Once upon a time, in the heart of the Western Kingdom, lay a
beautiful garden and in the cool of the day, the Master of the garden
was going for a walk. Of all the dwellers in the garden , the most beautiful
and beloved was a gracious and noble bamboo.
Often when Wind came to revel in the garden, Bamboo would throw aside
his dignity, he would sway and dance merrily, leaping, jumping, swaying and
tossing in joyous abandon. He would lead the great dance of the garden which
was the real joy of his Master's heart.
One day, the Master spoke: "Bamboo, Bamboo, I would use you." His voice
came low: "Master, I am ready. Do with what you will." "Bamboo, the Master's
voice was grave, "I would be obliged to take you and cut you down." Great horror
shook bamboo, "No, not that, oh no! Beloved bamboo, the Master's voice grew
graver still, "if I do not take you and cut you down, then I cannot use you."
There came a whisper, "Master, if you cannot use me unless you cut me down, then
do your will and cut." Bamboo shivered with terrible expectancy. The Master said,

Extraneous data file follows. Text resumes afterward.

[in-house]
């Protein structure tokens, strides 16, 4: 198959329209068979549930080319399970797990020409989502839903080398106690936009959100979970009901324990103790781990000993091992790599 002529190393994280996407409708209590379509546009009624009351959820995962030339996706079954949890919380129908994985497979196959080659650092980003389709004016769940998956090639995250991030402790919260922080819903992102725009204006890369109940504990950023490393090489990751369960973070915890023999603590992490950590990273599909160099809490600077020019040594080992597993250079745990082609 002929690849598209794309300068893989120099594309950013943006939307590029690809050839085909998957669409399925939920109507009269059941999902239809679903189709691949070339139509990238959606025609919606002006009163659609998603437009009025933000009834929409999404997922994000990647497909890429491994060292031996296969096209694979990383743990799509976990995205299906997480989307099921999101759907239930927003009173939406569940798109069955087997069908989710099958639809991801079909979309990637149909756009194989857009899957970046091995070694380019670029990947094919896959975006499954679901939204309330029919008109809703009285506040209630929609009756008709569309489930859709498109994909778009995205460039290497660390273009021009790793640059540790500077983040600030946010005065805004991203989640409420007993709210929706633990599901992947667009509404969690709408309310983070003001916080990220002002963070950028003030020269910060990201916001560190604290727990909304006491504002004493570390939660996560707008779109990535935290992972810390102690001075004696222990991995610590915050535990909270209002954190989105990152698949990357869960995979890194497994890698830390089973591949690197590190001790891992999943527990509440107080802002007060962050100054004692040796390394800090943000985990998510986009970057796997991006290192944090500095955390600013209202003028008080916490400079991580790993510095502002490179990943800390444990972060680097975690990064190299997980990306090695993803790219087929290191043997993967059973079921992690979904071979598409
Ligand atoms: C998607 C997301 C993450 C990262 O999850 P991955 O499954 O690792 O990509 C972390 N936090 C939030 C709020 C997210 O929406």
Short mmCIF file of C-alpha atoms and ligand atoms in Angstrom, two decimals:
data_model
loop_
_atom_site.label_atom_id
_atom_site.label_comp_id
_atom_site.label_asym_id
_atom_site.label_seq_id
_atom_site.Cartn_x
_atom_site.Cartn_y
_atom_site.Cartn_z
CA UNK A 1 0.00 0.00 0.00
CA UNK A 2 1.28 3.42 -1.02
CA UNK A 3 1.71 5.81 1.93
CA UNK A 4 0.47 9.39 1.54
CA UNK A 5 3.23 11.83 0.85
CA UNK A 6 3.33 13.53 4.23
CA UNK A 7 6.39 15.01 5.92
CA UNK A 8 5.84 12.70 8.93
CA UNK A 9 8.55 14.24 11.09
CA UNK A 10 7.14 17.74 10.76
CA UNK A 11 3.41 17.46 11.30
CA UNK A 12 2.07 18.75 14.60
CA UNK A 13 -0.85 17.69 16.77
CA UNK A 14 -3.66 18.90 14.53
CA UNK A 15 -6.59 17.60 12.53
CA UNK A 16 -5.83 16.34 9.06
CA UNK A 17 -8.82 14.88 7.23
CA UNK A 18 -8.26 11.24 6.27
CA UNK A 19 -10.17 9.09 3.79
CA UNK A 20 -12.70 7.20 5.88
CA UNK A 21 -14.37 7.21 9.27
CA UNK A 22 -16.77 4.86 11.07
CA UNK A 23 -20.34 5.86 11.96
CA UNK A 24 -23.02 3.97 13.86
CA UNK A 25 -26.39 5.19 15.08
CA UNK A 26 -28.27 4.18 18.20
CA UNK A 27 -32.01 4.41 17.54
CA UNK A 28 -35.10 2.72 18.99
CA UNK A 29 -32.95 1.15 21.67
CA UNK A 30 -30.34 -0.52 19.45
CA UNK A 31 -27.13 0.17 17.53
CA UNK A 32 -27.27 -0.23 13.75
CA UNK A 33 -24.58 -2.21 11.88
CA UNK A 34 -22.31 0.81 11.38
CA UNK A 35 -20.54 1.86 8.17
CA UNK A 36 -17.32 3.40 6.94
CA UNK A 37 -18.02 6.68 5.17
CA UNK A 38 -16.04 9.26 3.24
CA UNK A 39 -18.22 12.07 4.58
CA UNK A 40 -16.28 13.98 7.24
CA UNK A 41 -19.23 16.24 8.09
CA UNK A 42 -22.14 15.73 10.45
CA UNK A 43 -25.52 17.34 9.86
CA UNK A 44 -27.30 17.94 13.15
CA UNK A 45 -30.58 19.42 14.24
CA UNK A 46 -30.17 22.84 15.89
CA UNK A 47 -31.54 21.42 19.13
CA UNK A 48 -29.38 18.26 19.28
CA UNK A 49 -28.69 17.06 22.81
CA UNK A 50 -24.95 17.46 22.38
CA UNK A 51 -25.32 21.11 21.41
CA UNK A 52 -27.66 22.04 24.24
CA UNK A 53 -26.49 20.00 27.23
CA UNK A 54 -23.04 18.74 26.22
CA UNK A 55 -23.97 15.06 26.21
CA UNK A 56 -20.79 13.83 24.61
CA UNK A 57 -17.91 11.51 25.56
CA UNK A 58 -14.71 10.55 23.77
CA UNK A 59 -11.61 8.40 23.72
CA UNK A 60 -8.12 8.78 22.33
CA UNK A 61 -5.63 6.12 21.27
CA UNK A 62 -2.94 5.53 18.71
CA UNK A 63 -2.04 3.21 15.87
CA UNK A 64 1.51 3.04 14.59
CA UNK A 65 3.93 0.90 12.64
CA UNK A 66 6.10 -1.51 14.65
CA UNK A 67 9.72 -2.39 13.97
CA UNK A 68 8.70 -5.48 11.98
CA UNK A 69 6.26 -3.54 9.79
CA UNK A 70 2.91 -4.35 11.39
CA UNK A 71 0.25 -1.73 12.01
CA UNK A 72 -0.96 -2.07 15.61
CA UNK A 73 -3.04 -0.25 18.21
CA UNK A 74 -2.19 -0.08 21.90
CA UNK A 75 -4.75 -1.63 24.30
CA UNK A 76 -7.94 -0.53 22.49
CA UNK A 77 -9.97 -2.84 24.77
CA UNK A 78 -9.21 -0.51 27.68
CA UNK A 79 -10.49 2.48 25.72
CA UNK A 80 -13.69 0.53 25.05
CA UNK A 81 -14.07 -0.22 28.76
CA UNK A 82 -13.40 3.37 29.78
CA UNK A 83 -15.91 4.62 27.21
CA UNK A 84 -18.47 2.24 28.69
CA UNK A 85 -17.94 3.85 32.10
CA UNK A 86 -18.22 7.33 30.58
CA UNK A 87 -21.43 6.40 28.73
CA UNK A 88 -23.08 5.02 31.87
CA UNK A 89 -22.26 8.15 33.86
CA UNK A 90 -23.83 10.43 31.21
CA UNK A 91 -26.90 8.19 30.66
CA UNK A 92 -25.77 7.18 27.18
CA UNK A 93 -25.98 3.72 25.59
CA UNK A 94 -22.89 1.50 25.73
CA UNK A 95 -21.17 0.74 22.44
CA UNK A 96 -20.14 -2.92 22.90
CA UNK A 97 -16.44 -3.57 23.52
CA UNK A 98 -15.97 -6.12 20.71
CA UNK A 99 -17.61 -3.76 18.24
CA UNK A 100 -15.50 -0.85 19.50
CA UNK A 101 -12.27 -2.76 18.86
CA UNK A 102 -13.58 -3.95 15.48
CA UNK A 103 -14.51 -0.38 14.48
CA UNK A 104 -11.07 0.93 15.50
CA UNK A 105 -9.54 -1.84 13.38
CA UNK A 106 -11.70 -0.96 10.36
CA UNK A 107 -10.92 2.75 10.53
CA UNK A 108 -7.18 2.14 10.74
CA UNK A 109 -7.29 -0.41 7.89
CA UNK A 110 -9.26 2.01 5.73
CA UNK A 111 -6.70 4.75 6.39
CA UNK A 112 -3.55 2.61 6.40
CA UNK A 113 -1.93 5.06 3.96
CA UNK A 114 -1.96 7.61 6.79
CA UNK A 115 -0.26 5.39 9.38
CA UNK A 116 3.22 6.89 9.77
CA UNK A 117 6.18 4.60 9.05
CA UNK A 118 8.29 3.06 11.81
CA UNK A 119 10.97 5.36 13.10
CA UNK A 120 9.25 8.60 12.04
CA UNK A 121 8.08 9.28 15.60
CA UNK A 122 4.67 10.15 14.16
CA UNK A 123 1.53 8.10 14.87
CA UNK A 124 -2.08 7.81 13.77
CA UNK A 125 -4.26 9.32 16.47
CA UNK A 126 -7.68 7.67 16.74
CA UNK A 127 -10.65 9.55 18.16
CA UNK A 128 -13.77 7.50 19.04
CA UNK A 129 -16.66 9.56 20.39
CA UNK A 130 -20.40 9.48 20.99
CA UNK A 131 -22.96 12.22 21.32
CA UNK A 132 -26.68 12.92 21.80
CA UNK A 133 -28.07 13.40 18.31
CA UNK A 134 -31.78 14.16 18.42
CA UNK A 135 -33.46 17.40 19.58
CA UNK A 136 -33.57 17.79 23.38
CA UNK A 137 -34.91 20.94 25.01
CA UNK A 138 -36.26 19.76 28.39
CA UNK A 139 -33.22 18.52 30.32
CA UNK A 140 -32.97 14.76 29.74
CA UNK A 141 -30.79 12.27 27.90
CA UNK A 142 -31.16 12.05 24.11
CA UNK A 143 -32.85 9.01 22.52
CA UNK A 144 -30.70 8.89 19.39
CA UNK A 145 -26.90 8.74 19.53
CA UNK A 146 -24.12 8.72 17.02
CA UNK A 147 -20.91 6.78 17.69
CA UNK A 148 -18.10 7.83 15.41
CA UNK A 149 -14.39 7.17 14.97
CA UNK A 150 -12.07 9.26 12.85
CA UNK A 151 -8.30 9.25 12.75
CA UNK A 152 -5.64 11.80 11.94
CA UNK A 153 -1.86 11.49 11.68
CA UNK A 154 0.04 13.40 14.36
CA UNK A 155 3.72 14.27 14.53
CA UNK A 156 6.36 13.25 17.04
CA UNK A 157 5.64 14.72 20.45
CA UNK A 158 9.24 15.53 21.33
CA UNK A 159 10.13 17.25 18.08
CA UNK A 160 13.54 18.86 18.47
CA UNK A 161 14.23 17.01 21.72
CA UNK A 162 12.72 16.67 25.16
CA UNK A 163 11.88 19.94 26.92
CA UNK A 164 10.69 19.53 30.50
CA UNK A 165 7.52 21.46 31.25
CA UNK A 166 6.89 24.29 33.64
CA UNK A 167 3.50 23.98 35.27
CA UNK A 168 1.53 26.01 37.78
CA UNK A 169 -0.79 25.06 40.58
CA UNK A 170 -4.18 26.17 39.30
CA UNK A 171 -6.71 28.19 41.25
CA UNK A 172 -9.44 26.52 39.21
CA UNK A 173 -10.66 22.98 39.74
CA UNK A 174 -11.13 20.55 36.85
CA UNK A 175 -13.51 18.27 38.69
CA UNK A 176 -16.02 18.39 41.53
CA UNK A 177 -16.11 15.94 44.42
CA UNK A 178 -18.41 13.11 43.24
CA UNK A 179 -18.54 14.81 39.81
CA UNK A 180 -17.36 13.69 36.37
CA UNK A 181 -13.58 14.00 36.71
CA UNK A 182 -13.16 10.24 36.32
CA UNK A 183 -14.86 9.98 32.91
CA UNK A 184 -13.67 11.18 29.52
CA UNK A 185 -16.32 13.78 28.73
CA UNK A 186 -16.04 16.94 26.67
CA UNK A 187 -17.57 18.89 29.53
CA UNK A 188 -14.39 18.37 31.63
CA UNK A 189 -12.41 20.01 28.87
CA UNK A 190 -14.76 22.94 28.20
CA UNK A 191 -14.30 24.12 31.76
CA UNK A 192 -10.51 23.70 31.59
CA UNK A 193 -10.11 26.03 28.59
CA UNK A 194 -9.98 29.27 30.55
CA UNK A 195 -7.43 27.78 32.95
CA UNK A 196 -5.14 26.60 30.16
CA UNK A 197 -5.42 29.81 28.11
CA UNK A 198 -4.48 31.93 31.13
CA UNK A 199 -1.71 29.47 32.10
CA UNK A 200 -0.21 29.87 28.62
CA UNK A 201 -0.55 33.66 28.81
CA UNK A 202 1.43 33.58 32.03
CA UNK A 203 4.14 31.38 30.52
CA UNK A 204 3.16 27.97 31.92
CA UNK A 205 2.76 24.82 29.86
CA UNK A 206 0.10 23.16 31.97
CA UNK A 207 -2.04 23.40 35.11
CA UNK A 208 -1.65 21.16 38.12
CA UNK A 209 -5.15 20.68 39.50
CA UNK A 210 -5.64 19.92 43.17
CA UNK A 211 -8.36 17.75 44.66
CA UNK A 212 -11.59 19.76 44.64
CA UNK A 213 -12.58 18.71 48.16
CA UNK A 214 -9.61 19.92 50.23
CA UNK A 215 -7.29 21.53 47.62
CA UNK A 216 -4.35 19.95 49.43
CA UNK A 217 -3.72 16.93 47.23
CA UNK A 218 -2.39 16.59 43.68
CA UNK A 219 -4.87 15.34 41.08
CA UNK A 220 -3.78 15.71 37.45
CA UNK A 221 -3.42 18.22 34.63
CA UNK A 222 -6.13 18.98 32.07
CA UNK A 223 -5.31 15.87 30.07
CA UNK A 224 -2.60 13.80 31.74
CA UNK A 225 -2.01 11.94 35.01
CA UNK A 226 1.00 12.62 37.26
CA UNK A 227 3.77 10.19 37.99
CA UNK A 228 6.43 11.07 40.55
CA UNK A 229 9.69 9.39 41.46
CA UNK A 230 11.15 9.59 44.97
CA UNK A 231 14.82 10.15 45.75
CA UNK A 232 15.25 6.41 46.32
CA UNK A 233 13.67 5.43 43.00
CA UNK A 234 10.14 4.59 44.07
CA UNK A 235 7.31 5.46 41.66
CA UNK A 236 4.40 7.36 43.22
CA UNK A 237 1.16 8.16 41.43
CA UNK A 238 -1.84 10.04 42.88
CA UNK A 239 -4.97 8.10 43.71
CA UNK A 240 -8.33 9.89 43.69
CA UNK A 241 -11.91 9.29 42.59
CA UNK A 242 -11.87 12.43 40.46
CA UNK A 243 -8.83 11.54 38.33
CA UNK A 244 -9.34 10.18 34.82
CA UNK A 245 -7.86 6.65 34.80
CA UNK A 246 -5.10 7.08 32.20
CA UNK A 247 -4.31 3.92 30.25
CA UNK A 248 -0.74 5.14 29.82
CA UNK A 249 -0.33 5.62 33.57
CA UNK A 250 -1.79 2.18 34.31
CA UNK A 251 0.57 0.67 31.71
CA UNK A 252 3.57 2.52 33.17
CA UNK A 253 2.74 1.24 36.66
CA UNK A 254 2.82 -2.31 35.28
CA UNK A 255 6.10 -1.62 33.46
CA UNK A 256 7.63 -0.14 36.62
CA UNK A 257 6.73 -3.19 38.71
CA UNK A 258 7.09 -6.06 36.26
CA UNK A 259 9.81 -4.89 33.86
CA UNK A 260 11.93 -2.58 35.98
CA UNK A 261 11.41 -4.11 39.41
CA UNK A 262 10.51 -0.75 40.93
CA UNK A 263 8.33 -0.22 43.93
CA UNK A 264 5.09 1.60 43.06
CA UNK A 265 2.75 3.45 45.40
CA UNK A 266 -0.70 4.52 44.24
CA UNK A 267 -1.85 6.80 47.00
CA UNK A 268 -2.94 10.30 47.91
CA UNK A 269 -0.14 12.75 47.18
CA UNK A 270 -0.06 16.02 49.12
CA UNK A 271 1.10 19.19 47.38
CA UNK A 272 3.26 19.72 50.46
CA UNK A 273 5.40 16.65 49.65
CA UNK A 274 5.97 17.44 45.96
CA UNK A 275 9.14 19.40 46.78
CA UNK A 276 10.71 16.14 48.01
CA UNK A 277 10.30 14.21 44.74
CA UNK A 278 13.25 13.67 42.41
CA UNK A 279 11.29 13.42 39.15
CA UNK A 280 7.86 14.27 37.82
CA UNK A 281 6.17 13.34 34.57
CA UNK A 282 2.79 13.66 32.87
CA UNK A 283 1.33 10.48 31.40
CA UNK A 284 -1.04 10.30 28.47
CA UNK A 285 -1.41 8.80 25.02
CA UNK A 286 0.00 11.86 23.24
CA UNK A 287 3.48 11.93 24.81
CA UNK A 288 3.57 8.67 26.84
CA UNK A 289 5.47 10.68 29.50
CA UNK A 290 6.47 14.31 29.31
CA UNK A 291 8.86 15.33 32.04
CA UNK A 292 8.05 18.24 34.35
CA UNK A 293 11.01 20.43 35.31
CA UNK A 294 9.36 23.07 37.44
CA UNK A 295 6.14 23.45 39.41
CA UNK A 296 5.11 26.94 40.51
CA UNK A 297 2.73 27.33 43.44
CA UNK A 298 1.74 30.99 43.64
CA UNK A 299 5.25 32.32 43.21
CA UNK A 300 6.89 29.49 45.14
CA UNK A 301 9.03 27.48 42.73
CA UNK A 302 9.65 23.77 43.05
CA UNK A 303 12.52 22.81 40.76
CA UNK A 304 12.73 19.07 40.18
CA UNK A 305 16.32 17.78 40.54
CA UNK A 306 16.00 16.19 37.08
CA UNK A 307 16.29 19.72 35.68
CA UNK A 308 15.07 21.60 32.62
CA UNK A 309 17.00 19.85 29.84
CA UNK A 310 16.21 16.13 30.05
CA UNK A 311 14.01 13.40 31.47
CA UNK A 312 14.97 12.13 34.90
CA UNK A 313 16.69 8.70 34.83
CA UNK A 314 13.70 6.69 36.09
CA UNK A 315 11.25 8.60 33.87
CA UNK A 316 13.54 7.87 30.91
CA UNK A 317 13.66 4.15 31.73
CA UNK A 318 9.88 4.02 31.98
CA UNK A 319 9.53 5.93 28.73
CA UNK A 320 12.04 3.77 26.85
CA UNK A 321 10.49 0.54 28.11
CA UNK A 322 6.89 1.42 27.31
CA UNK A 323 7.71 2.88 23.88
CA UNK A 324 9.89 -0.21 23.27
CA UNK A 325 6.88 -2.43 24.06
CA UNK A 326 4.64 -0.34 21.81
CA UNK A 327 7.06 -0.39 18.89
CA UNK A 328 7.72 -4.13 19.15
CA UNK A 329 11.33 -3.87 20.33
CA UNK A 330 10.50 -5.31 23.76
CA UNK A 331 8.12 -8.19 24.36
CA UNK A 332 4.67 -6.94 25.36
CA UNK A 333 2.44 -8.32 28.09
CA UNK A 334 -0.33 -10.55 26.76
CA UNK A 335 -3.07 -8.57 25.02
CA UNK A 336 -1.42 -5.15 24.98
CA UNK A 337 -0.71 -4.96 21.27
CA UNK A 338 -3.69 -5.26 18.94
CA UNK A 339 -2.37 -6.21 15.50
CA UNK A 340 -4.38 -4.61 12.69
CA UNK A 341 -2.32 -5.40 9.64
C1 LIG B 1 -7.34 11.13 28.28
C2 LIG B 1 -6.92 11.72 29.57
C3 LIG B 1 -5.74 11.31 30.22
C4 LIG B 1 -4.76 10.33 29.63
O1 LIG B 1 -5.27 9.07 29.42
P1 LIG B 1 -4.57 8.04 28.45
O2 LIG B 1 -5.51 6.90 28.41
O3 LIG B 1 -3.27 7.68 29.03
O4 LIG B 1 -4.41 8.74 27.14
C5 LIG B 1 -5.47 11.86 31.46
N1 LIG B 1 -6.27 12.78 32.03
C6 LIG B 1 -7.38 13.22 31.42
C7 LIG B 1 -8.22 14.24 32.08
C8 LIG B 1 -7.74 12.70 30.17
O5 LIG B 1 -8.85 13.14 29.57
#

"Bamboo, I would divide you in two and cut out your heart."
So did the Master take his beloved Bamboo and cut him down and hacked off his
leaves and branches and divided him in two and cut out his heart. And then, lifting
him gently, he carried him to a spring of running water in the midst of the Master's
One end of the broken bamboo, he laid in the spring; the other in the water channel
which led into the Master's field. The spring sang, "Welcome!" The water raced joyously
down Bamboo's torn body. Then the rice was planted and the days went past. The shoots
grew and the harvest came.
In that day, was Bamboo so glorious in his beauty, yet more glorious in his brokenness and his
humility. For, in his beauty, Bamboo was life abundant. Yet, in his brokenness, he became
a source of abundant life for his Master's world.